The familiar noir motifs are all present and correct but these are bolted onto the film's well-worn chassis without much inspiration from either the director or his cinematographer, who both look as if they are slavishly following instructions from a cookery book. As was often the case in the original American films noirs, the film's true genius lies not in its hackneyed script or its dubious technical artistry but in the authenticity and colour that the actors bring to it. The one area where Le Gorille vous salue bien does excel is its cast. With actors of the calibre of Charles Vanel, René Lefèvre and Pierre Dux complementing the magnificent Ventura, the film has no great difficulty holding the audience's attention, even if trying to unravel the plot feels a little like subjecting yourself to brain surgery without an anaesthetic.

The film's director, Bernard Borderie, was one of the first French filmmakers to popularise the American-style spy thriller early in the 1950s, with the first (and best) entries in the Lemmy Caution series: La Môme vert-de-gris (1953) and Les Femmes s'en balancent (1954). He later directed the next film in the Gorille series, La Valse du gorille (1959), with Roger Hanin taking over the role in which Ventura had excelled (but was understandably reluctant to get type-cast), before scoring some palpable hits in the swashbuckling genre - notably Le Chevalier de Pardaillan (1962). Borderie's biggest success was the legendary (and/or notorious) Angélique series of the 1960s, an odd concoction of adventure, court intrigue and coy eroticism (lightened by a few touches of harmless sadomasochism) which made a star of Michèle Mercier (ruining her career) and traumatised a whole generation of French adolescents. One way or another, Bernard Borderie has a lot to answer for.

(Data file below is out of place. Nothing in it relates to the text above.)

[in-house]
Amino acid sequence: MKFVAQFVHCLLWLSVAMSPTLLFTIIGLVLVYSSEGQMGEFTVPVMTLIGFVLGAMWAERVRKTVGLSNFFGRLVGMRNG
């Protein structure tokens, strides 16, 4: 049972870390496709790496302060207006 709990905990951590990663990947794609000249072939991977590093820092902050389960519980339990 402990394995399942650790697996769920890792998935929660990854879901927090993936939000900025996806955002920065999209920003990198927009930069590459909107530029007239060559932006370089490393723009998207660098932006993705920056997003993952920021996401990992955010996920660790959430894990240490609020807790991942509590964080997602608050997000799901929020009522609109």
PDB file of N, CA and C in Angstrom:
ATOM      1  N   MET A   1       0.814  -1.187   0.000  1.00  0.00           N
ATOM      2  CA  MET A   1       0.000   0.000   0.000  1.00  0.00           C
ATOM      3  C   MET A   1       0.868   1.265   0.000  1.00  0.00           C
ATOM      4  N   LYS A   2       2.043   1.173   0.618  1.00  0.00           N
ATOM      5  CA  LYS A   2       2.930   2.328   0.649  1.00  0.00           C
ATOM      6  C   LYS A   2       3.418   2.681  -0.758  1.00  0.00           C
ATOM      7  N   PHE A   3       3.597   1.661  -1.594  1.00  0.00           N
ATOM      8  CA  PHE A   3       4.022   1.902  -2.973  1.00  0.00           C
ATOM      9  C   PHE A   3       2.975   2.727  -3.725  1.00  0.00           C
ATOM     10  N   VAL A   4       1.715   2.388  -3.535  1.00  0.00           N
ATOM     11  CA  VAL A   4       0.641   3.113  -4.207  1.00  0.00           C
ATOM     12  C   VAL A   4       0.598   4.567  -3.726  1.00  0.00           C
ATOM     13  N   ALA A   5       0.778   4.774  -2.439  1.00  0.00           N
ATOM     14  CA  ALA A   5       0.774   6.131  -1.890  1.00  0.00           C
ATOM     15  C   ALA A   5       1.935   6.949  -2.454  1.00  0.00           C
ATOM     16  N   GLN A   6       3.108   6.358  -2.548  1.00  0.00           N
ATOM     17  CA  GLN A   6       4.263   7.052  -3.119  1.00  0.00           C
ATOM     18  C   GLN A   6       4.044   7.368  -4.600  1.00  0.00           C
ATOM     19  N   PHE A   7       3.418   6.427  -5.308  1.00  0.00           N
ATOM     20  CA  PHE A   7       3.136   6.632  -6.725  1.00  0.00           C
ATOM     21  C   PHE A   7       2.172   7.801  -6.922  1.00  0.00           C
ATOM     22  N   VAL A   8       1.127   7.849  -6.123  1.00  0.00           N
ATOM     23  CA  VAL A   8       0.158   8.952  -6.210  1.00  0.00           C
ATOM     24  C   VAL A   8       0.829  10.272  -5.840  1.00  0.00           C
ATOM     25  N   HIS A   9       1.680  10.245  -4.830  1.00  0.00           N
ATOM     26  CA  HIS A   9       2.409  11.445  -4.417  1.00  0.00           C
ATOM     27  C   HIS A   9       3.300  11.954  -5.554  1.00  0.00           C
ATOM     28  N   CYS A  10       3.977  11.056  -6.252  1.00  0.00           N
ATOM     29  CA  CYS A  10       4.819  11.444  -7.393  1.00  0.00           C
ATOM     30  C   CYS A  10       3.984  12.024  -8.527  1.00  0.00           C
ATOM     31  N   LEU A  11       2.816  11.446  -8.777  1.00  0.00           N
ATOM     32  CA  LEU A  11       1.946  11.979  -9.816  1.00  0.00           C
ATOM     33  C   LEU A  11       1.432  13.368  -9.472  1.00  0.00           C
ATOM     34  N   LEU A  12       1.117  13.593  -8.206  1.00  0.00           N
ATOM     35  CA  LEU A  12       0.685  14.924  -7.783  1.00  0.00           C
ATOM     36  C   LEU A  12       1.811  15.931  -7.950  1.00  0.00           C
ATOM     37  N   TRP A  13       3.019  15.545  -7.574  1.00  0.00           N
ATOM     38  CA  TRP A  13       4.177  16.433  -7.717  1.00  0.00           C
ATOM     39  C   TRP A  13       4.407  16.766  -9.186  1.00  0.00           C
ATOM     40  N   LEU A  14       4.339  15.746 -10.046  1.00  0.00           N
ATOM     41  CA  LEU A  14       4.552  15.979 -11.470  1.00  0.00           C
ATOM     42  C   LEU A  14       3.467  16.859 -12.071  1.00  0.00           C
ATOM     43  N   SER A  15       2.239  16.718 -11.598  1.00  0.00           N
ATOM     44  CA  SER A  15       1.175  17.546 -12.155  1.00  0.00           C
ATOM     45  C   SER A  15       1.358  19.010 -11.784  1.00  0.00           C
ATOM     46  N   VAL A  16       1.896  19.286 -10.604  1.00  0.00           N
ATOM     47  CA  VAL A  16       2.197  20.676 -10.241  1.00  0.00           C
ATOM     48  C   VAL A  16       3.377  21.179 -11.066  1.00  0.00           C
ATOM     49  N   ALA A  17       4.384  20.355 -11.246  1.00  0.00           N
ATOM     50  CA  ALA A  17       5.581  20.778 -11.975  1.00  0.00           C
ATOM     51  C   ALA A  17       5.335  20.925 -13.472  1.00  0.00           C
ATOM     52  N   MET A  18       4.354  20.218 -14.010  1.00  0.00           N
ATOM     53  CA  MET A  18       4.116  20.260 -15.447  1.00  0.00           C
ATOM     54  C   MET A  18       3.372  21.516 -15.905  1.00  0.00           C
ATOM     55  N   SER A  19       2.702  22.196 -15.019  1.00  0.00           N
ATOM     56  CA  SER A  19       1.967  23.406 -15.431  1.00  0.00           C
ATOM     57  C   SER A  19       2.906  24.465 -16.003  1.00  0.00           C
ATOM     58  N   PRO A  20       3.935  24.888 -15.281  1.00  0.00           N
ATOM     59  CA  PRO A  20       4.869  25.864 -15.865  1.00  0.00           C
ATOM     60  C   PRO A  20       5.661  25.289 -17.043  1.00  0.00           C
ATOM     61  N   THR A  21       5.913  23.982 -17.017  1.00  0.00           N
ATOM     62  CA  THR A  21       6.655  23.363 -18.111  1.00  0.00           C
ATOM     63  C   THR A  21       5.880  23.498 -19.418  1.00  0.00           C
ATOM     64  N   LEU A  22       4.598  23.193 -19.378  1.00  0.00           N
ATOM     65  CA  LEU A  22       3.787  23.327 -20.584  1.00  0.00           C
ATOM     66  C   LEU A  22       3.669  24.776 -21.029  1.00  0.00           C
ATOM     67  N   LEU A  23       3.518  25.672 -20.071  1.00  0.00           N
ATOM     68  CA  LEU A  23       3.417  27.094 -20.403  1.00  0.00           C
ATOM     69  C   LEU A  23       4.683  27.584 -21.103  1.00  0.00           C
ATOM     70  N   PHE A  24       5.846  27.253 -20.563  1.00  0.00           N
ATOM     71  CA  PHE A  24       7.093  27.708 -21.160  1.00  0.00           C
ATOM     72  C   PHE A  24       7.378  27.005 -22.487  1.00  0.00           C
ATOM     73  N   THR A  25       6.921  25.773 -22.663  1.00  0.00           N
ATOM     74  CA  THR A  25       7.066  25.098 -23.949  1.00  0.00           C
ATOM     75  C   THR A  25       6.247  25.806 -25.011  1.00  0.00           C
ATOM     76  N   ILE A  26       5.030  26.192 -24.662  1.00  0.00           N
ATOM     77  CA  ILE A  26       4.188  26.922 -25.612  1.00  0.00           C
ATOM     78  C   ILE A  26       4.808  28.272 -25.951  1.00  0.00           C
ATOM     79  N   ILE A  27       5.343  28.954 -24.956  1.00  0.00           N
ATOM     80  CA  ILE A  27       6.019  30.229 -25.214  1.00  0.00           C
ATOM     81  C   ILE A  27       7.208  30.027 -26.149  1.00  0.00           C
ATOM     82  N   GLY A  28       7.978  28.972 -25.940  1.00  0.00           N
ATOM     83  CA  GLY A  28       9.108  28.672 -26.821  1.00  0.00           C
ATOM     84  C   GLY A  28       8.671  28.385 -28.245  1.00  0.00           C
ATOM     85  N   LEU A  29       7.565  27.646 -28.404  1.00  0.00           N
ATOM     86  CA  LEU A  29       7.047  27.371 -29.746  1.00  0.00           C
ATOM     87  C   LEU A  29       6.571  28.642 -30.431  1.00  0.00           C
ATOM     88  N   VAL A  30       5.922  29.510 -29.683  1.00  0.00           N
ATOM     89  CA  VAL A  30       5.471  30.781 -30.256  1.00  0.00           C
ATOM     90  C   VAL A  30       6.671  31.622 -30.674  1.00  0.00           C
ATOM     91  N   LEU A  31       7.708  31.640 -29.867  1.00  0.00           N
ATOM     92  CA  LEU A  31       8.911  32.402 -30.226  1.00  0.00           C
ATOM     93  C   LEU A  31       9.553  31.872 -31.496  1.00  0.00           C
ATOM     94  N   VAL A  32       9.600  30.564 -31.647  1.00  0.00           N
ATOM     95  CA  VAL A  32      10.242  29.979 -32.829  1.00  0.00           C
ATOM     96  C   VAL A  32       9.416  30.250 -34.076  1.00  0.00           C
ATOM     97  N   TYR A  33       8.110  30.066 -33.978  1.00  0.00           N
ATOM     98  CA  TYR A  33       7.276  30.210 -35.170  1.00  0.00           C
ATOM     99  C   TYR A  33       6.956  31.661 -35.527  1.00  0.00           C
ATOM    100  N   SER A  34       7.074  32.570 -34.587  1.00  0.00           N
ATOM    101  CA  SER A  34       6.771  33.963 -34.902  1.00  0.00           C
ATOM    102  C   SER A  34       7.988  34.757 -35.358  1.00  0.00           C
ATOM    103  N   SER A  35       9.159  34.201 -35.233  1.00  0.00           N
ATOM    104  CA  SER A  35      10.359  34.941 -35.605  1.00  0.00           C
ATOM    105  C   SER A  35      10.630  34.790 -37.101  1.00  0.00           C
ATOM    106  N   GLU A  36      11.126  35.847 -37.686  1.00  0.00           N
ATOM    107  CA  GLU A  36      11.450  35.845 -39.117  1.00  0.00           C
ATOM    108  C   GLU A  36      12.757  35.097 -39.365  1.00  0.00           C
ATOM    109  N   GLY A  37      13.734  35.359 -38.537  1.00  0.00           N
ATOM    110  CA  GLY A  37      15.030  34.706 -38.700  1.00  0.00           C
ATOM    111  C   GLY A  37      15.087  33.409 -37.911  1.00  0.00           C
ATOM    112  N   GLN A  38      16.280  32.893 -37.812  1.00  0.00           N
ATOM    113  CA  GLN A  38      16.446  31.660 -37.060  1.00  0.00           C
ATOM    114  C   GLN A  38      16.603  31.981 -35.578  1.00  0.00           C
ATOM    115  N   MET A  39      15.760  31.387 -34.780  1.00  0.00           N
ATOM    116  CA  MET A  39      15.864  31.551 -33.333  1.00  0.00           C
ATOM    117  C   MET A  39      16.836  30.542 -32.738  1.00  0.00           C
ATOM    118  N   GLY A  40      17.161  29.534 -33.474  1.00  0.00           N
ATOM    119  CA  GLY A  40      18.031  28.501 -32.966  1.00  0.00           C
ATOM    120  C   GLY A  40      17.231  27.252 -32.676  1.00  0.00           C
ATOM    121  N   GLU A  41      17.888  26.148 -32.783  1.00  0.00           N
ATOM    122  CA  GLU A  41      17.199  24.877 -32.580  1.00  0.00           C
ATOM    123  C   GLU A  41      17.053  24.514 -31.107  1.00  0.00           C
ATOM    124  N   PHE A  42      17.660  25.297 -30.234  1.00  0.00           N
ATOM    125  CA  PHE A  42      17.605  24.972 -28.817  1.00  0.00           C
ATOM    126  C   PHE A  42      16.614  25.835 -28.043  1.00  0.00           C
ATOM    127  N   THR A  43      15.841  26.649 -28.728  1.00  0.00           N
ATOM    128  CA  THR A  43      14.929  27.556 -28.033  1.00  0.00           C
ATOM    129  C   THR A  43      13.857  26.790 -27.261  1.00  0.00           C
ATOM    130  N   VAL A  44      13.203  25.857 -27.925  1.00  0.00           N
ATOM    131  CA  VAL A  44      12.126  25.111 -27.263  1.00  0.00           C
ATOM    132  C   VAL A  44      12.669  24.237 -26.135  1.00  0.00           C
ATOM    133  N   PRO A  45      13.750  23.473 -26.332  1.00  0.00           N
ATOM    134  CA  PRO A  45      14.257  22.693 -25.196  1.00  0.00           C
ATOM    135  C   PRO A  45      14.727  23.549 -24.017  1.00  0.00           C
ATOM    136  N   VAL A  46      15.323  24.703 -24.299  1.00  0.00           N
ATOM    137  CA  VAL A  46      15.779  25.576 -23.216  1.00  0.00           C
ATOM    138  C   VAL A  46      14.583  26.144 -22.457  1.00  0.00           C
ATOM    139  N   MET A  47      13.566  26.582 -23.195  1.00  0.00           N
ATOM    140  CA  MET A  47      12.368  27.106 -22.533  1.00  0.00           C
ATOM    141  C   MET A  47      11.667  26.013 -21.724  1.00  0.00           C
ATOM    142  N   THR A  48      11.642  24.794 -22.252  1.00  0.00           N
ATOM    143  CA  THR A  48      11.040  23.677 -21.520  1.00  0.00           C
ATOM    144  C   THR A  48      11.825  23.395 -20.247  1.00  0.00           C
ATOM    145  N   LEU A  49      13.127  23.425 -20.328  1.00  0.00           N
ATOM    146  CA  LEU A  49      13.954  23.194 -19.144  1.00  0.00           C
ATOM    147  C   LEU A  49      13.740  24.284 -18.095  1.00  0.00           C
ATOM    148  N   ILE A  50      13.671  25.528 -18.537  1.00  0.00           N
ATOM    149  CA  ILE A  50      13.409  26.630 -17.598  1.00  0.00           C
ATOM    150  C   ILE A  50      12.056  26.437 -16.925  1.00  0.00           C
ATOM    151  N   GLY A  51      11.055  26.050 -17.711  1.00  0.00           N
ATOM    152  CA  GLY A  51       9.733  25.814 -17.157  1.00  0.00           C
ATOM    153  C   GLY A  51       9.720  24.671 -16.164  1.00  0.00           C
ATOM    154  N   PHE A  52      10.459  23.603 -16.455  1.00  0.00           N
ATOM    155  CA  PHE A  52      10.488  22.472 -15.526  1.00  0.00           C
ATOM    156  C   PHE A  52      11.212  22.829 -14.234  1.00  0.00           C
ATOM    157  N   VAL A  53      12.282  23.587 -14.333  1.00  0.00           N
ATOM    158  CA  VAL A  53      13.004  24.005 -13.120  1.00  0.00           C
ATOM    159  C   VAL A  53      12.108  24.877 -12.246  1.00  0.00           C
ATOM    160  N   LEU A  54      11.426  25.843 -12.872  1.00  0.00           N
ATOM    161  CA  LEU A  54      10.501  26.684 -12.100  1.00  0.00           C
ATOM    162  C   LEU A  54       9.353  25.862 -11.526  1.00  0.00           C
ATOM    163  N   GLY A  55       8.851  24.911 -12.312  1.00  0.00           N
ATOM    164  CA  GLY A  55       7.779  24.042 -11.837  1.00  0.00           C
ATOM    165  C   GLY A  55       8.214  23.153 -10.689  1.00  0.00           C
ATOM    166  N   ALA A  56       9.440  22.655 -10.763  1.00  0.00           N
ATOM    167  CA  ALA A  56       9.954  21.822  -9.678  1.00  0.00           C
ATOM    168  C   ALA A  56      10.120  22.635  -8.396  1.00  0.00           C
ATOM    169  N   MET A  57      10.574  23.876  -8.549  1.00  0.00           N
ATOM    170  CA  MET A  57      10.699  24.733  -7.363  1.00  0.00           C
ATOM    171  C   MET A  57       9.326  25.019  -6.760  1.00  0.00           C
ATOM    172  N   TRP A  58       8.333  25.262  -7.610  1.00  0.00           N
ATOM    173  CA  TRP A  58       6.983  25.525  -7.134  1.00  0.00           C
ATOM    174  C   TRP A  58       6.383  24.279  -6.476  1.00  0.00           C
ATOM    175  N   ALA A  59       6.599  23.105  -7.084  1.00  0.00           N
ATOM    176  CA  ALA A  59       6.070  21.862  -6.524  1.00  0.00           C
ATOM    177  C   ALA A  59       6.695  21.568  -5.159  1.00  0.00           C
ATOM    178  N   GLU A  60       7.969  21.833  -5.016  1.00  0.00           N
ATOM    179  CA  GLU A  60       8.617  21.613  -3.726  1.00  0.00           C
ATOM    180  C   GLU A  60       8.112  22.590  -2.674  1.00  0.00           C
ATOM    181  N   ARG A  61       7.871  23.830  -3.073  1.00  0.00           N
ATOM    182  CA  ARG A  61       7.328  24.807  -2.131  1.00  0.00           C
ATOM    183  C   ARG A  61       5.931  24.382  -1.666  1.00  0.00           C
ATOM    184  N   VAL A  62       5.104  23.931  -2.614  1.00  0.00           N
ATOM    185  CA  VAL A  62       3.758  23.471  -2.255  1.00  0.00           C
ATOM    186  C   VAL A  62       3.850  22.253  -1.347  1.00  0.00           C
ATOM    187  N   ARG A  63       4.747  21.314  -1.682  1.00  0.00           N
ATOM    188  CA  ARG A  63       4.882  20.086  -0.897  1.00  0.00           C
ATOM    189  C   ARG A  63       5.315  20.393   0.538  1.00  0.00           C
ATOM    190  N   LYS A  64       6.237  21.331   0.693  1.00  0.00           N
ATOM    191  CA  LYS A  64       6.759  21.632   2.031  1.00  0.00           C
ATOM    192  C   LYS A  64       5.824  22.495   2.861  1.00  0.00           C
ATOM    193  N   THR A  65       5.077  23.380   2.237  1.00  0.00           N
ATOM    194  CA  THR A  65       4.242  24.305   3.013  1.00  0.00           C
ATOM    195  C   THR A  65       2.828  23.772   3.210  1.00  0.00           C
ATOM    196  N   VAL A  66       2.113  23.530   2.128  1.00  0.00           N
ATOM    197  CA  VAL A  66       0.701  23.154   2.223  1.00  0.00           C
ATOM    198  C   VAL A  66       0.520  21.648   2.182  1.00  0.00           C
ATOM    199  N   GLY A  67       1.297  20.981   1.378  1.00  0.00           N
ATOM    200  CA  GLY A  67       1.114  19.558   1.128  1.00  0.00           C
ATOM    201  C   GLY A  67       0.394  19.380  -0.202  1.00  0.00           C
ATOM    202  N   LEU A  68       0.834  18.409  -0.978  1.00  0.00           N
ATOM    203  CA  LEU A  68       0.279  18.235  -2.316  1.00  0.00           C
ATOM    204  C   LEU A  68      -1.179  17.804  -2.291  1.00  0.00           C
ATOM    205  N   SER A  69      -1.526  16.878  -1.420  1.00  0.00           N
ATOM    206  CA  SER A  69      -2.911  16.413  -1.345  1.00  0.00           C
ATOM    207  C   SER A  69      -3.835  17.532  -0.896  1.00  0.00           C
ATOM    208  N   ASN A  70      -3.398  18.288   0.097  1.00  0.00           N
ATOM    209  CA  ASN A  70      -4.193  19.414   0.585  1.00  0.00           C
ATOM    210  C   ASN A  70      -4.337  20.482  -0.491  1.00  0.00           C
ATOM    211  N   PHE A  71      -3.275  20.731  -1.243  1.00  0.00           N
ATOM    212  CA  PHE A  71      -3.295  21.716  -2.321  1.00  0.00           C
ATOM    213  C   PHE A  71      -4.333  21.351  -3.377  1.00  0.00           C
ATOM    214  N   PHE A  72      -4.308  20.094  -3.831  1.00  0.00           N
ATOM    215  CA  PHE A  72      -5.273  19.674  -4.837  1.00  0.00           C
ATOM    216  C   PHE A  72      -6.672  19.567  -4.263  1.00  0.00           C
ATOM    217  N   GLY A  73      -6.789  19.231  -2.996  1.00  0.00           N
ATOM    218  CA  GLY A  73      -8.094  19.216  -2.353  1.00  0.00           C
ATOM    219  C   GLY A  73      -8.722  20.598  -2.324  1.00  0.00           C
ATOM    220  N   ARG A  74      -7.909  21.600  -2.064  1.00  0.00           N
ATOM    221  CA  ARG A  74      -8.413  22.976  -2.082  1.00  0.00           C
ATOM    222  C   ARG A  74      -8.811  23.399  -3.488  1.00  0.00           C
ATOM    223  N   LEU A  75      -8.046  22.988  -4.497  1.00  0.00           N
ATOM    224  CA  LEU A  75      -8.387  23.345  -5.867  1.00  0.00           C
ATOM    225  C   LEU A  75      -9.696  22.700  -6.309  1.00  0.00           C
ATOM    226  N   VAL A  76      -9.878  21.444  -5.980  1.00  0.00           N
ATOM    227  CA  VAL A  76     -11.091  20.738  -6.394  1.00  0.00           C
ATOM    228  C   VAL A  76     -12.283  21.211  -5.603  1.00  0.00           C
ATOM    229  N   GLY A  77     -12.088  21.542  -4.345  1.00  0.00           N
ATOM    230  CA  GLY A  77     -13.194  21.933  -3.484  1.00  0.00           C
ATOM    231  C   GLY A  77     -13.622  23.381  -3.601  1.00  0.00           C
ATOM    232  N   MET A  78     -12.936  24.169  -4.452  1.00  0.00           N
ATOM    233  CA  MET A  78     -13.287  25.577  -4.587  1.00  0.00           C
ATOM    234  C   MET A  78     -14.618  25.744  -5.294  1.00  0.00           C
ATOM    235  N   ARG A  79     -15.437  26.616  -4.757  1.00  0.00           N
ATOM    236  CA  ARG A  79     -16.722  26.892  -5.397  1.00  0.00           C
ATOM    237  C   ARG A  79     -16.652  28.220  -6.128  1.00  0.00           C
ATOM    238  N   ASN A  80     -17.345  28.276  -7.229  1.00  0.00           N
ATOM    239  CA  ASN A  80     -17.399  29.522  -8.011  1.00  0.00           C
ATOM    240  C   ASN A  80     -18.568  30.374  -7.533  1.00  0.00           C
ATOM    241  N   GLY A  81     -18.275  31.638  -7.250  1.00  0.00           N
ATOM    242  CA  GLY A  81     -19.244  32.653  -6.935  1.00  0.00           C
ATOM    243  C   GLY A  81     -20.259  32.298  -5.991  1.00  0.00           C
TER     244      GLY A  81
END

The above article was written for filmsdefrance.com and should not be reproduced in any medium without the author's permission.


The director Bernard Borderie also worked with the actor Lino Ventura on the film Ces dames préfèrent le mambo (1957).

Film Credits

Related articles

2015 film releases

Read more about the French films to be released in 2015...

The Silent Era

Before the advent of sound France was a world leader in cinema. Find out more about this overlooked era.

The Golden Age

Discover the best French films of the 1930s, a decade of cinematic delights...

The Occupation Era

Even in the dark days of the Occupation, French cinema continued to impress with its artistry and diversity.

The New Wave

A wave of fresh talent in the late 1950s, early 1960s brought about a dramatic renaissance in French cinema, placing the auteur at the core of France's 7th art.